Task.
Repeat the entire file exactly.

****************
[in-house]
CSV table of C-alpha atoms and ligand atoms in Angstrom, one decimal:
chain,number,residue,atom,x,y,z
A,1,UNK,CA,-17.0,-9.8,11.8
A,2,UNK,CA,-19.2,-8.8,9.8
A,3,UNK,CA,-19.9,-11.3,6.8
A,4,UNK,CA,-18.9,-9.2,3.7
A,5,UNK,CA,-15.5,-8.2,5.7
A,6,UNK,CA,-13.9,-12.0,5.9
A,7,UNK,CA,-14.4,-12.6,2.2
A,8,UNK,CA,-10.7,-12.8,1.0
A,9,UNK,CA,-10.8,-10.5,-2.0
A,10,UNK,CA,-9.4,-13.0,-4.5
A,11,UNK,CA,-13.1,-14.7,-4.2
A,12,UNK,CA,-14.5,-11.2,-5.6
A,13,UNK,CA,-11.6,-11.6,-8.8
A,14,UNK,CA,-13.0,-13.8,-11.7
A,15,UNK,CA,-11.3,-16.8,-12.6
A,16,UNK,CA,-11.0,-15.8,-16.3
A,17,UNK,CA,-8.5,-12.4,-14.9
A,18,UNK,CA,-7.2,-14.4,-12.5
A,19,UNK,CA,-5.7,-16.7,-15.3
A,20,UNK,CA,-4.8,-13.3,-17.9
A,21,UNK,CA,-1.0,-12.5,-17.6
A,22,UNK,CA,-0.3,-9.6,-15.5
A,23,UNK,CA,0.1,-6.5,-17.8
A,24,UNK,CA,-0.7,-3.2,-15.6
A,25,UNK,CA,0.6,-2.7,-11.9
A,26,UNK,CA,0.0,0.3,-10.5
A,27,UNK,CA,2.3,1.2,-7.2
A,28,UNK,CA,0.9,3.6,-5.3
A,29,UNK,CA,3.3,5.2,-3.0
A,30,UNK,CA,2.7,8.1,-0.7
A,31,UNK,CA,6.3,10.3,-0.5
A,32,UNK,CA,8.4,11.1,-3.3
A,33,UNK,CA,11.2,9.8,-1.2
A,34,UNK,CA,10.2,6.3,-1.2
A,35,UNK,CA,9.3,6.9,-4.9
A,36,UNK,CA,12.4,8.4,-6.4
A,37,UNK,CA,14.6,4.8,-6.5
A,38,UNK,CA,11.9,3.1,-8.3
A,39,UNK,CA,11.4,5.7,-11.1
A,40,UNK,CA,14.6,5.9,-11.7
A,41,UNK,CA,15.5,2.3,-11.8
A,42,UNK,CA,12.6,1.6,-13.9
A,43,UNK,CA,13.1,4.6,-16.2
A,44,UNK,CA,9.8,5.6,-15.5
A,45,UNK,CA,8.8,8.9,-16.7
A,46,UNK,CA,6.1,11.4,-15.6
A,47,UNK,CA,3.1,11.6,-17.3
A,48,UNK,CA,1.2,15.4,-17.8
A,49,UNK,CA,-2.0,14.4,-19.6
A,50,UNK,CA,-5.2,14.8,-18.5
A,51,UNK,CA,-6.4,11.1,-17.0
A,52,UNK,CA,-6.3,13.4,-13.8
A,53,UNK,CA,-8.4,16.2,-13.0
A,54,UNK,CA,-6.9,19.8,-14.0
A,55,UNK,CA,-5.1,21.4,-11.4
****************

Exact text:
[in-house]
CSV table of C-alpha atoms and ligand atoms in Angstrom, one decimal:
chain,number,residue,atom,x,y,z
A,1,UNK,CA,-17.0,-9.8,11.8
A,2,UNK,CA,-19.2,-8.8,9.8
A,3,UNK,CA,-19.9,-11.3,6.8
A,4,UNK,CA,-18.9,-9.2,3.7
A,5,UNK,CA,-15.5,-8.2,5.7
A,6,UNK,CA,-13.9,-12.0,5.9
A,7,UNK,CA,-14.4,-12.6,2.2
A,8,UNK,CA,-10.7,-12.8,1.0
A,9,UNK,CA,-10.8,-10.5,-2.0
A,10,UNK,CA,-9.4,-13.0,-4.5
A,11,UNK,CA,-13.1,-14.7,-4.2
A,12,UNK,CA,-14.5,-11.2,-5.6
A,13,UNK,CA,-11.6,-11.6,-8.8
A,14,UNK,CA,-13.0,-13.8,-11.7
A,15,UNK,CA,-11.3,-16.8,-12.6
A,16,UNK,CA,-11.0,-15.8,-16.3
A,17,UNK,CA,-8.5,-12.4,-14.9
A,18,UNK,CA,-7.2,-14.4,-12.5
A,19,UNK,CA,-5.7,-16.7,-15.3
A,20,UNK,CA,-4.8,-13.3,-17.9
A,21,UNK,CA,-1.0,-12.5,-17.6
A,22,UNK,CA,-0.3,-9.6,-15.5
A,23,UNK,CA,0.1,-6.5,-17.8
A,24,UNK,CA,-0.7,-3.2,-15.6
A,25,UNK,CA,0.6,-2.7,-11.9
A,26,UNK,CA,0.0,0.3,-10.5
A,27,UNK,CA,2.3,1.2,-7.2
A,28,UNK,CA,0.9,3.6,-5.3
A,29,UNK,CA,3.3,5.2,-3.0
A,30,UNK,CA,2.7,8.1,-0.7
A,31,UNK,CA,6.3,10.3,-0.5
A,32,UNK,CA,8.4,11.1,-3.3
A,33,UNK,CA,11.2,9.8,-1.2
A,34,UNK,CA,10.2,6.3,-1.2
A,35,UNK,CA,9.3,6.9,-4.9
A,36,UNK,CA,12.4,8.4,-6.4
A,37,UNK,CA,14.6,4.8,-6.5
A,38,UNK,CA,11.9,3.1,-8.3
A,39,UNK,CA,11.4,5.7,-11.1
A,40,UNK,CA,14.6,5.9,-11.7
A,41,UNK,CA,15.5,2.3,-11.8
A,42,UNK,CA,12.6,1.6,-13.9
A,43,UNK,CA,13.1,4.6,-16.2
A,44,UNK,CA,9.8,5.6,-15.5
A,45,UNK,CA,8.8,8.9,-16.7
A,46,UNK,CA,6.1,11.4,-15.6
A,47,UNK,CA,3.1,11.6,-17.3
A,48,UNK,CA,1.2,15.4,-17.8
A,49,UNK,CA,-2.0,14.4,-19.6
A,50,UNK,CA,-5.2,14.8,-18.5
A,51,UNK,CA,-6.4,11.1,-17.0
A,52,UNK,CA,-6.3,13.4,-13.8
A,53,UNK,CA,-8.4,16.2,-13.0
A,54,UNK,CA,-6.9,19.8,-14.0
A,55,UNK,CA,-5.1,21.4,-11.4